Can robots show racial bias?

Technically Incorrect: A beauty contest judged by artificial intelligence -- and sponsored by Microsoft and Nvidia among others -- seems to throw up a bias against dark-skinned entrants.

Technically Incorrect offers a slightly twisted take on the tech that's taken over our lives.

Will a robot think her beautiful?

Beauty.Ai/YouTube screenshot by Chris Matyszczyk/CNET

Of course it was a good idea.

We can't have the likes of F-list celebrities and business moguls deciding what beauty is.

We need objectivity. We need absolutism. We need robots to be the judges.

That was the premise behind a recent beauty contest that was judged by artificial intelligence.

You might wonder what robots know about beauty. In essence, nothing. But it would surely be amusing to see what they think is beautiful, wouldn't it?

So along came

This was the creation of Youth Laboratories in Russia and Hong Kong. It was supported by Microsoft and Nvidia among others.

It requested images from all over the world and declared that its robots would judge them all fairly.

It promised that the robots would look at "symmetry, skin color, wrinkles and many other parameters affecting our perception of your beauty."

Wrinkles? What's wrong with wrinkles?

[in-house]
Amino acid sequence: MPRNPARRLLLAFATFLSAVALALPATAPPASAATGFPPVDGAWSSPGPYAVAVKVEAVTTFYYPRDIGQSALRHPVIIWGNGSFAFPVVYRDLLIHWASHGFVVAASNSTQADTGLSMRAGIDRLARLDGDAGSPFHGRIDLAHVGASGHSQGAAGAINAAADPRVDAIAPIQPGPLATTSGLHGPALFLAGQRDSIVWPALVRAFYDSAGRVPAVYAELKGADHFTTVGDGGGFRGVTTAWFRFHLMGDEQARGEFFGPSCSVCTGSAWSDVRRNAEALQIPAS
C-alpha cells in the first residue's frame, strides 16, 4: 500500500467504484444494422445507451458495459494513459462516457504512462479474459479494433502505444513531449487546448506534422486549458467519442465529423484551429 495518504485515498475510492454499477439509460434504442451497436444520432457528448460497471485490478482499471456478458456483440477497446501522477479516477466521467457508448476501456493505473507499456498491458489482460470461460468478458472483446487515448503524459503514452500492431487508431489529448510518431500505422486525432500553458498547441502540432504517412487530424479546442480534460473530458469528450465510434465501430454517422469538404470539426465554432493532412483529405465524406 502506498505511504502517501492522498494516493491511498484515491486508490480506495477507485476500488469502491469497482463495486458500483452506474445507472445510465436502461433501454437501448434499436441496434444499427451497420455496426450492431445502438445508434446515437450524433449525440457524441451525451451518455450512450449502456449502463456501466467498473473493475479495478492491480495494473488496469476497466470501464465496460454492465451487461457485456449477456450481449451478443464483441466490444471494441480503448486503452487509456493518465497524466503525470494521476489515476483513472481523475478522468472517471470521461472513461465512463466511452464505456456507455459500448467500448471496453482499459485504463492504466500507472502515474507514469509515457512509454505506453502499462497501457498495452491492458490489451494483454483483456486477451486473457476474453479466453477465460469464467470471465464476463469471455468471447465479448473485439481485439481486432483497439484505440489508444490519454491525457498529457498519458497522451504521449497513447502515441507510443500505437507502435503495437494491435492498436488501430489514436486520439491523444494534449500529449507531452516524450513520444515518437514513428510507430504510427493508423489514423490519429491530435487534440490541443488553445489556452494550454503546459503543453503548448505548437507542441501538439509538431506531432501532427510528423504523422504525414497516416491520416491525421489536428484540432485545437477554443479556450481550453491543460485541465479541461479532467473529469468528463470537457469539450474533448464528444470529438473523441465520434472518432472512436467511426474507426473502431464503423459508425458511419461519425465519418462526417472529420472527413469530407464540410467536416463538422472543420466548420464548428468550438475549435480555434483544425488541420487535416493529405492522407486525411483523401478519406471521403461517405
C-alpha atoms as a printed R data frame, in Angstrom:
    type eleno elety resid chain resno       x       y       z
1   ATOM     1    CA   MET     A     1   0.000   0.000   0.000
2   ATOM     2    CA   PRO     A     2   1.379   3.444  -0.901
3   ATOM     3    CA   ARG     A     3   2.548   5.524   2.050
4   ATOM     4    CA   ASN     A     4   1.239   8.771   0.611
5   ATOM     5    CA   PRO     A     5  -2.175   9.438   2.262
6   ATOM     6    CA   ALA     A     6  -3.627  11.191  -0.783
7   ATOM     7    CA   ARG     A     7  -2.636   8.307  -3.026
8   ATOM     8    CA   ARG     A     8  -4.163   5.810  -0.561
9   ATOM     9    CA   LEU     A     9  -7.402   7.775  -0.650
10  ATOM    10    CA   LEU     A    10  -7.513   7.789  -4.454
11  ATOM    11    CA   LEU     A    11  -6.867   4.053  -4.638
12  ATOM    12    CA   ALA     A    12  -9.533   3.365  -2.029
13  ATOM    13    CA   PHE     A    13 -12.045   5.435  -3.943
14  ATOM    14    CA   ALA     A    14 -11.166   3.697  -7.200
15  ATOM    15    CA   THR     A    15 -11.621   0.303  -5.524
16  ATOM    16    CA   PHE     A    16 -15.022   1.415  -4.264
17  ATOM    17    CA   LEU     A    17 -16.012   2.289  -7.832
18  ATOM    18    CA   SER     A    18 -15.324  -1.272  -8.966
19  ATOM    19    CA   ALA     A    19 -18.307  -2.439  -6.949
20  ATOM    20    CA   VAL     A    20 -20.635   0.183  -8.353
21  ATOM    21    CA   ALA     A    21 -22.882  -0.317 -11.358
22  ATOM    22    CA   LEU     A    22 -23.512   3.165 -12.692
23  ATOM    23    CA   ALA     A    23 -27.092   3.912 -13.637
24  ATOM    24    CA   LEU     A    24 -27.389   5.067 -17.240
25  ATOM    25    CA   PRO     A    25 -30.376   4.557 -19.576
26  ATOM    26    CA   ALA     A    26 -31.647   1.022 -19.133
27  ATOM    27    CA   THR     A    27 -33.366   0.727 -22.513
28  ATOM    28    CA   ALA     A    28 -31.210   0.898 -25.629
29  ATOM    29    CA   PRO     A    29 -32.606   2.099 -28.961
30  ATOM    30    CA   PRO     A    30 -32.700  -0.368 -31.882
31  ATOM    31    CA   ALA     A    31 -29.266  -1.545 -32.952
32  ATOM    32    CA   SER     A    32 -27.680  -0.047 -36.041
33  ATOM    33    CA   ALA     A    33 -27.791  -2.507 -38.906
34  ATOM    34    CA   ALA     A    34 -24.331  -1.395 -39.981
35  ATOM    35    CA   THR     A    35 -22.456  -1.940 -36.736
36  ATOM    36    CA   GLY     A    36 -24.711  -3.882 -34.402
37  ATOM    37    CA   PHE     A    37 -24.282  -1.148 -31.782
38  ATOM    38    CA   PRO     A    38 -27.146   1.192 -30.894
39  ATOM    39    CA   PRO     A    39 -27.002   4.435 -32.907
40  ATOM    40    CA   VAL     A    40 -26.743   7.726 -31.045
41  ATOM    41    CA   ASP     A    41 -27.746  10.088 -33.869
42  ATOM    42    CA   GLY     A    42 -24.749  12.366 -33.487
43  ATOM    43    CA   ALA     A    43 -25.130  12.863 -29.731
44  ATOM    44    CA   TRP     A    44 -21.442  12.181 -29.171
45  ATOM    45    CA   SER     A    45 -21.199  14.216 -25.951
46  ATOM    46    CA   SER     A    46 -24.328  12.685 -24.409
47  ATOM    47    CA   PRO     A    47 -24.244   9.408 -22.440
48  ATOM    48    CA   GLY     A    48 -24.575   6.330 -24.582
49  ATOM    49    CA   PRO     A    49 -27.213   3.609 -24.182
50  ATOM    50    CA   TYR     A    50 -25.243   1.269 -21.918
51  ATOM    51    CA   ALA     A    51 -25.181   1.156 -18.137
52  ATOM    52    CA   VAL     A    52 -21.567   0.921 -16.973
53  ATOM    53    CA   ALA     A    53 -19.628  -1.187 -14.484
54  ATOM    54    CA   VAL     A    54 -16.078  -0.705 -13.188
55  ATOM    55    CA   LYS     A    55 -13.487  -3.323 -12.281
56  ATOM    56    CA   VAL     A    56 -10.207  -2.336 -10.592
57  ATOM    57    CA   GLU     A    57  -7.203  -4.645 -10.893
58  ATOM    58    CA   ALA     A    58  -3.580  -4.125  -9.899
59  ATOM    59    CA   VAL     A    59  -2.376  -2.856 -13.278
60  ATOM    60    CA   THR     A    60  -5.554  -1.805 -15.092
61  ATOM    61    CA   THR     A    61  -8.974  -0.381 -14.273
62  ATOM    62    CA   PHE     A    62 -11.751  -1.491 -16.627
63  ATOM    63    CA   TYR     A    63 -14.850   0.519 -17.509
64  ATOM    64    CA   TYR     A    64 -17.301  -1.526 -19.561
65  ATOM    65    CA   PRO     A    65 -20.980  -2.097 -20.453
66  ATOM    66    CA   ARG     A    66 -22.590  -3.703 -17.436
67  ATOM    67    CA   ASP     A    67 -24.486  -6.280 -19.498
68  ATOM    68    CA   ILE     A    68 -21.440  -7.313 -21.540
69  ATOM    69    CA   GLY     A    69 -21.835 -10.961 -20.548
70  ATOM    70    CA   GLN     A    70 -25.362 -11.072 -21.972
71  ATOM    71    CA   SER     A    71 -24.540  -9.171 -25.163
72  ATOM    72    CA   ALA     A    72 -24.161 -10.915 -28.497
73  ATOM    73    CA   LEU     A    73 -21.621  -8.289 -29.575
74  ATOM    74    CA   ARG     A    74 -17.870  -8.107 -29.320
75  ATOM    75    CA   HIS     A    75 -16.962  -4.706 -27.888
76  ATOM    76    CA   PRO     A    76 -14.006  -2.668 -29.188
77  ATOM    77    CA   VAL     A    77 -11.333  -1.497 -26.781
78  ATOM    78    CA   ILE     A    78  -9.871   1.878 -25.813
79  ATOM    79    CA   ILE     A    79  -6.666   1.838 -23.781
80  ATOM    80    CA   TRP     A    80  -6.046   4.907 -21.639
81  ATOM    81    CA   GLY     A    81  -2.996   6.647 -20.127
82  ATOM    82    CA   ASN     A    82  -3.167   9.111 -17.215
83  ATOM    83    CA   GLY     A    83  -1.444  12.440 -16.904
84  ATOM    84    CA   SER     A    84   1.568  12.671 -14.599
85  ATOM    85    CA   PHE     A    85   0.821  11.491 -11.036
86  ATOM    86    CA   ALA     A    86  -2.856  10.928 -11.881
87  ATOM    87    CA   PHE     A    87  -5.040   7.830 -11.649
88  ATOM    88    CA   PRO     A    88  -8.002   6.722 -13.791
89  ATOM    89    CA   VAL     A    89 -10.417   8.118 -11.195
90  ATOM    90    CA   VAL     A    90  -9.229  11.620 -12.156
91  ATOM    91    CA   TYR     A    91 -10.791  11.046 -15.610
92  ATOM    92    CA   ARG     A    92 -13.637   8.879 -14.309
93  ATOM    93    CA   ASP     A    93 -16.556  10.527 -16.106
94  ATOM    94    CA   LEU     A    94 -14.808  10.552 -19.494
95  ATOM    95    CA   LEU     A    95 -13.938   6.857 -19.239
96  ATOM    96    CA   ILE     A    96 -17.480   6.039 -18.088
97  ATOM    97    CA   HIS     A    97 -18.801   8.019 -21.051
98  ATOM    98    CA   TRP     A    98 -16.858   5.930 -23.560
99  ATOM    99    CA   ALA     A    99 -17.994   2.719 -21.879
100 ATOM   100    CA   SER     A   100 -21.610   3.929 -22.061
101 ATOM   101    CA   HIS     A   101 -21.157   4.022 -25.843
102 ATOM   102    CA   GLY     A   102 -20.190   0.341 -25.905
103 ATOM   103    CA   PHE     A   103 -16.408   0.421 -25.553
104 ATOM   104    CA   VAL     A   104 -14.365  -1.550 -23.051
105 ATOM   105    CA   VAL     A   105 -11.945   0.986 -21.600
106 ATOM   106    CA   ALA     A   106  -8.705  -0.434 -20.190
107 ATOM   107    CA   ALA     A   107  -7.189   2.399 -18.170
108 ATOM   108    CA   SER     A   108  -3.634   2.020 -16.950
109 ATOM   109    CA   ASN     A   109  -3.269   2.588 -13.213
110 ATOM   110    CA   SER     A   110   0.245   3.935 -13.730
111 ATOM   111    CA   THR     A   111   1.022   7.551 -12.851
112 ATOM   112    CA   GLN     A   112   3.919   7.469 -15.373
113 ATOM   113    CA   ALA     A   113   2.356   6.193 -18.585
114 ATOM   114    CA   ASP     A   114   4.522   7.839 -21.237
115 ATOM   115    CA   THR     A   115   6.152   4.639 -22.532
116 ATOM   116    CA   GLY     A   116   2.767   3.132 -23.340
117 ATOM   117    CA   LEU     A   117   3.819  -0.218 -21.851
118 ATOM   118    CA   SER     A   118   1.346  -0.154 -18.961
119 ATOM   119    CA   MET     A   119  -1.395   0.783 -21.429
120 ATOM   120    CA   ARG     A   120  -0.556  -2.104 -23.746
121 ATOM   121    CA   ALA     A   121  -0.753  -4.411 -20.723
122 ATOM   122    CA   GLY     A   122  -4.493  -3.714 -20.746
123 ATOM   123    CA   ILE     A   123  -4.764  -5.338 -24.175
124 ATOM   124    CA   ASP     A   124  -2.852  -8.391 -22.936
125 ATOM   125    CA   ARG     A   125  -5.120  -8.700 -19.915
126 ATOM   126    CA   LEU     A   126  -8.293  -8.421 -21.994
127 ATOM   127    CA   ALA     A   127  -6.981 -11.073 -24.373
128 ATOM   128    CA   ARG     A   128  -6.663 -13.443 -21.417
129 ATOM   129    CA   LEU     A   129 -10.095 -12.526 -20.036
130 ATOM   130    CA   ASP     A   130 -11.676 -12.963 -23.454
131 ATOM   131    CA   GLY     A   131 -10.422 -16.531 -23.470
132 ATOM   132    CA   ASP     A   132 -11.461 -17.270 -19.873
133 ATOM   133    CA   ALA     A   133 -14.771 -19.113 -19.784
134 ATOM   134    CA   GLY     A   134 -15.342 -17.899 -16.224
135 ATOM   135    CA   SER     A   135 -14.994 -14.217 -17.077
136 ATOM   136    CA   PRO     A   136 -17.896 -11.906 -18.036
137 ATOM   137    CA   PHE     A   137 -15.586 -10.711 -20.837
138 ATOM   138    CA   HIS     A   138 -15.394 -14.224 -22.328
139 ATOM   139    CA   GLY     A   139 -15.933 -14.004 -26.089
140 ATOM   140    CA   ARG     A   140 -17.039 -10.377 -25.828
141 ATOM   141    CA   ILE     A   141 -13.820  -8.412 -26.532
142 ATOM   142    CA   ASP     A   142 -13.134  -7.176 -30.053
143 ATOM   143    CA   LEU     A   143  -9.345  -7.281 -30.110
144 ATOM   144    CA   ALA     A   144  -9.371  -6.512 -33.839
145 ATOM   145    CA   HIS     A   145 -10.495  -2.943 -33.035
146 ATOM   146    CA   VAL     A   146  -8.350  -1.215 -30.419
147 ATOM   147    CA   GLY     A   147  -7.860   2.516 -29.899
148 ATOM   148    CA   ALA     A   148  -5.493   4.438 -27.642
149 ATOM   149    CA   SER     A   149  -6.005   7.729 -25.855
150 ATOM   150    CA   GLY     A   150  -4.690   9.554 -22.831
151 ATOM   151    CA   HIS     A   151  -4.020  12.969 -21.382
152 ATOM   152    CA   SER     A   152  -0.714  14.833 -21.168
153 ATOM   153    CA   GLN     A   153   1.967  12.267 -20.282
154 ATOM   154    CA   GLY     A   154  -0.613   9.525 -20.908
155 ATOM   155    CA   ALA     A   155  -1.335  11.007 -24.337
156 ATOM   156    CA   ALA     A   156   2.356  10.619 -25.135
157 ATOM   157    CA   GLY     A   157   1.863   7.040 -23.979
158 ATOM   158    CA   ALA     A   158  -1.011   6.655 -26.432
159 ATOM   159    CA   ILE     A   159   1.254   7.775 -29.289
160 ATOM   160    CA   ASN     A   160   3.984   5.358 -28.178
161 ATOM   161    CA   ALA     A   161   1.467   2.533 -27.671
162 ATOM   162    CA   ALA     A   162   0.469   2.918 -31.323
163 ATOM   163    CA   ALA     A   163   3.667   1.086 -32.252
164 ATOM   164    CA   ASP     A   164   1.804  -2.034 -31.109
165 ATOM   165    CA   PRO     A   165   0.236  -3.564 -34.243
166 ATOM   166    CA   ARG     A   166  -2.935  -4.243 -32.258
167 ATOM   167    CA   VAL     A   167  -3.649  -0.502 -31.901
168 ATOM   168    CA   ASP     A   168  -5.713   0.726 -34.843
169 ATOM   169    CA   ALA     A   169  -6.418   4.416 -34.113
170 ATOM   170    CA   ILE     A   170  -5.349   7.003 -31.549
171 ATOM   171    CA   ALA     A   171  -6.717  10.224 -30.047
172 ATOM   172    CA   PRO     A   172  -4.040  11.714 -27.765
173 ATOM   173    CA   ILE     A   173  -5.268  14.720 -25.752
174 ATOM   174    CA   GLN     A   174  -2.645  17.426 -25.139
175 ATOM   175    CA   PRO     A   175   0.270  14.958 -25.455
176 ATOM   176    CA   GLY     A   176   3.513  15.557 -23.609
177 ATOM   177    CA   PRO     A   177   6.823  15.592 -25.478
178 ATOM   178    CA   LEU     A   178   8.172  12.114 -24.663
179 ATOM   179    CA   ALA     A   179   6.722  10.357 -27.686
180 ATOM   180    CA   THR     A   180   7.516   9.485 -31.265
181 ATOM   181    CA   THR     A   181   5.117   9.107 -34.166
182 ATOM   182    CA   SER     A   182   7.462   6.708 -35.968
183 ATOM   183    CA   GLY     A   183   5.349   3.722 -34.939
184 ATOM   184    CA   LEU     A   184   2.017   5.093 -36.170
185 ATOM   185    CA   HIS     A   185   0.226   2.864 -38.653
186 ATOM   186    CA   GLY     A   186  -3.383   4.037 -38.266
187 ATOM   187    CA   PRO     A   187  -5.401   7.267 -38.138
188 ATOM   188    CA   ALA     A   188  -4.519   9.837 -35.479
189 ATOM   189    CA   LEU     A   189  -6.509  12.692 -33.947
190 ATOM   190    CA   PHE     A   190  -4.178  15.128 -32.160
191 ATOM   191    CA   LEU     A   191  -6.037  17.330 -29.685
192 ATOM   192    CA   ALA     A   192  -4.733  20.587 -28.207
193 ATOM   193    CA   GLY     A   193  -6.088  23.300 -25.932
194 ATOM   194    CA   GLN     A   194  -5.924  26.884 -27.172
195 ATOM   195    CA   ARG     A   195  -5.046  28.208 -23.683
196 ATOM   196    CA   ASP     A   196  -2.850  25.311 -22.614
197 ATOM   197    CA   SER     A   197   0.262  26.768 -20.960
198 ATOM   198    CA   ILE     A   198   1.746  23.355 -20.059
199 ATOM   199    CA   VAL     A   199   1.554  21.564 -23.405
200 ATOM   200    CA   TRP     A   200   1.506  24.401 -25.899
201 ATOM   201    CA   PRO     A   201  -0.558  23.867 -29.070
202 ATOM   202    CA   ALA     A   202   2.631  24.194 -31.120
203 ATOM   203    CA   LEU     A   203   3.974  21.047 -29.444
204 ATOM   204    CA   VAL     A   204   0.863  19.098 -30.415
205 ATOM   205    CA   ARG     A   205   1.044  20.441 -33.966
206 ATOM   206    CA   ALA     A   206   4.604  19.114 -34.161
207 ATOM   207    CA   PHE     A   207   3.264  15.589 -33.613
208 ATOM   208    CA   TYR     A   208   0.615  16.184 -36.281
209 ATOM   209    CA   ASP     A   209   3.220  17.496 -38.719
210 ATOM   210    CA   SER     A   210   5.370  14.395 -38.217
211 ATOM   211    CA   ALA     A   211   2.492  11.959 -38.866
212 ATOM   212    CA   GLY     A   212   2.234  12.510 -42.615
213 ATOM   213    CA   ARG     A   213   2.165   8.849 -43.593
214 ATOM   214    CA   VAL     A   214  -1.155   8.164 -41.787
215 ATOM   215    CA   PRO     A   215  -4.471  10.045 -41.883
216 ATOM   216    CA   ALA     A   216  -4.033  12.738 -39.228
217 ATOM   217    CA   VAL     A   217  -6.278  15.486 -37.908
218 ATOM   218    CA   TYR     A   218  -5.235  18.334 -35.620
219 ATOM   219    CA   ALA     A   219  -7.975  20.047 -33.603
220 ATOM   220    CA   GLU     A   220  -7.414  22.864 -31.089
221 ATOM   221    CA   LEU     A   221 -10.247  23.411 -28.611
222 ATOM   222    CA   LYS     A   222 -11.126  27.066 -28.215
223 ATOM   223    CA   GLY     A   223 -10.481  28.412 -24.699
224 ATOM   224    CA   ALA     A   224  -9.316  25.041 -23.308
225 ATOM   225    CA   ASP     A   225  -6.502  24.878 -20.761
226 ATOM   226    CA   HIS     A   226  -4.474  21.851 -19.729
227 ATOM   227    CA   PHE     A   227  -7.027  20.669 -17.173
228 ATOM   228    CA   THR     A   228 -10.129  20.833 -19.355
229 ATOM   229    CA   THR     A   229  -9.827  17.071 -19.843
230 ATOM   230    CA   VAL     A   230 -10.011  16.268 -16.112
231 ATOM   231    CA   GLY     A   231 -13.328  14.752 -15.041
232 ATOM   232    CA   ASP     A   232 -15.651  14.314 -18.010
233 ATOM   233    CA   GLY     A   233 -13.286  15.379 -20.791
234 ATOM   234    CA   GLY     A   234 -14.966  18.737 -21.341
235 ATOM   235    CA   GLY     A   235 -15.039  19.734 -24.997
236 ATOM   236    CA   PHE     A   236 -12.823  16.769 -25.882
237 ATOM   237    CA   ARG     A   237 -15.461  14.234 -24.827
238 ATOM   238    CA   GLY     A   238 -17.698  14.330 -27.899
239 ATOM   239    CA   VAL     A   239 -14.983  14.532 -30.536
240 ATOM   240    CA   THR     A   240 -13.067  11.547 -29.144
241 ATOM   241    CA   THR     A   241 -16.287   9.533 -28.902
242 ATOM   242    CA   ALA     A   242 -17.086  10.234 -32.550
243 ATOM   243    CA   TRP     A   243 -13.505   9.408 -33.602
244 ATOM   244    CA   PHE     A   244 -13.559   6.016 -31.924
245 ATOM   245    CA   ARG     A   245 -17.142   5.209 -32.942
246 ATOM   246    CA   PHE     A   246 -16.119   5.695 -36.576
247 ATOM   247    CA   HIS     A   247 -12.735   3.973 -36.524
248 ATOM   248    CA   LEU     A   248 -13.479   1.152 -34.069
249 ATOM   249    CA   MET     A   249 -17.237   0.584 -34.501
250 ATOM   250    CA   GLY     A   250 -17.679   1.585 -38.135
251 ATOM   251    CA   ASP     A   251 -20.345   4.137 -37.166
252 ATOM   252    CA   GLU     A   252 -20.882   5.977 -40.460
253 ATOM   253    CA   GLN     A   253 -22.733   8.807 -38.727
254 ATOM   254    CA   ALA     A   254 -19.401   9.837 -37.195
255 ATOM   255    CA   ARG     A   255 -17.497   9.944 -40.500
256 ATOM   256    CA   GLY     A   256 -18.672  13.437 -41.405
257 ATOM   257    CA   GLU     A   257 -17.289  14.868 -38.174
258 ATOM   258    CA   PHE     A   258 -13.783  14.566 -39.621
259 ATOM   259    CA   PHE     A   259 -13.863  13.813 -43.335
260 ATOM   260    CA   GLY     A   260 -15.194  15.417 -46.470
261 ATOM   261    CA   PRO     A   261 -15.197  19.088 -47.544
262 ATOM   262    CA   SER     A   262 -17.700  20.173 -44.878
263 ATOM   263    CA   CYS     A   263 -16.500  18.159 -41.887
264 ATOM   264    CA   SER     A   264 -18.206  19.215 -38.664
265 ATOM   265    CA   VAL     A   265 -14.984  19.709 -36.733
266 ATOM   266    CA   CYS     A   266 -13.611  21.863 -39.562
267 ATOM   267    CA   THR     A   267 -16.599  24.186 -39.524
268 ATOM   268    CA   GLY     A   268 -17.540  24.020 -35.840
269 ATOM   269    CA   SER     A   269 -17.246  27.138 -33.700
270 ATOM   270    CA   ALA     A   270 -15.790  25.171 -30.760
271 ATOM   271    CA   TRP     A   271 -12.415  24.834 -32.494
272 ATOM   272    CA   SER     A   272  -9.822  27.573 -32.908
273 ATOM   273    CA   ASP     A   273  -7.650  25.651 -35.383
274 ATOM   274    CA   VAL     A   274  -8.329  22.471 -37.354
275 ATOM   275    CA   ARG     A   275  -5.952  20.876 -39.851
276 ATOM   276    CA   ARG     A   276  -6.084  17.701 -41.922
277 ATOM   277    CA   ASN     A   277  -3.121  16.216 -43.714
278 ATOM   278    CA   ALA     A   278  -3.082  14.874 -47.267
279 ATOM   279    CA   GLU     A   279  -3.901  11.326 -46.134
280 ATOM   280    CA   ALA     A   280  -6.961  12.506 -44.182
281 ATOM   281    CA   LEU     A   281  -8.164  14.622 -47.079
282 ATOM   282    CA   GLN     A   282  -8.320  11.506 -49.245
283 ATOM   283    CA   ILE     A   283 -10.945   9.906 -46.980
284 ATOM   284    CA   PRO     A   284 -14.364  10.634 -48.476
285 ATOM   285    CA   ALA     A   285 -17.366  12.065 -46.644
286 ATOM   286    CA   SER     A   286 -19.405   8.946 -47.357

This jury actually enjoyed a robot whose title was "Wrinkle Director." The robot's name? Rynkl.

It all seemed even more entertaining than Miss Universe. Then the results came out.

From the more than 6,000 entrants, there were 44 winners. Most were white. Six were Asian. Only one was dark-skinned.

Were Rynkl and his friends racist?

"There were really few submissions from Afroamerican, Asian and Native American representatives' submissions," Beauty.Ai's head of beauty science, Anastasia Georgievskaya told me.

Indeed, she supplied me with an ethnicity chart that showed more than 75 percent of entries were European and a mere 1.56 African.

But could that have been the only problem?

Alex Zhavoronkov, the organization's chief science officer, admitted to the Guardian that in constructing the algorithm, the source data simply didn't include enough minorities.

Which expresses an enormous issue for any artificial intelligence. Like a teacher or a police officer, it's only as good as the data it feeds on.

We're being encouraged to become more and more dependent on these supposedly intelligent machines. But intelligence is one thing. Objectivity, infallibility and even accuracy are quite different.

How easy it is for those constructing artificial intelligence to insert their own biases to such a depth that these biases become norms.

Georgievskaya told me that a new contest will be held in October.

"We will work on the present algorithms and make them more advanced and will add new robots to the jury," he told me.

Again, what is "more advanced" is subject only to the interpretation of the creators. And what gets inserted or omitted is never known by those who are subject to the machines' whims.

I cannot confirm that senior Google executives have been asked to sit on the jury.

Still, here's something to look forward to.

"We will probably have a contest with physical robots next year in one Asian country," Georgievskaya told me.

Will the humans be allowed to tell the robots how ugly they are?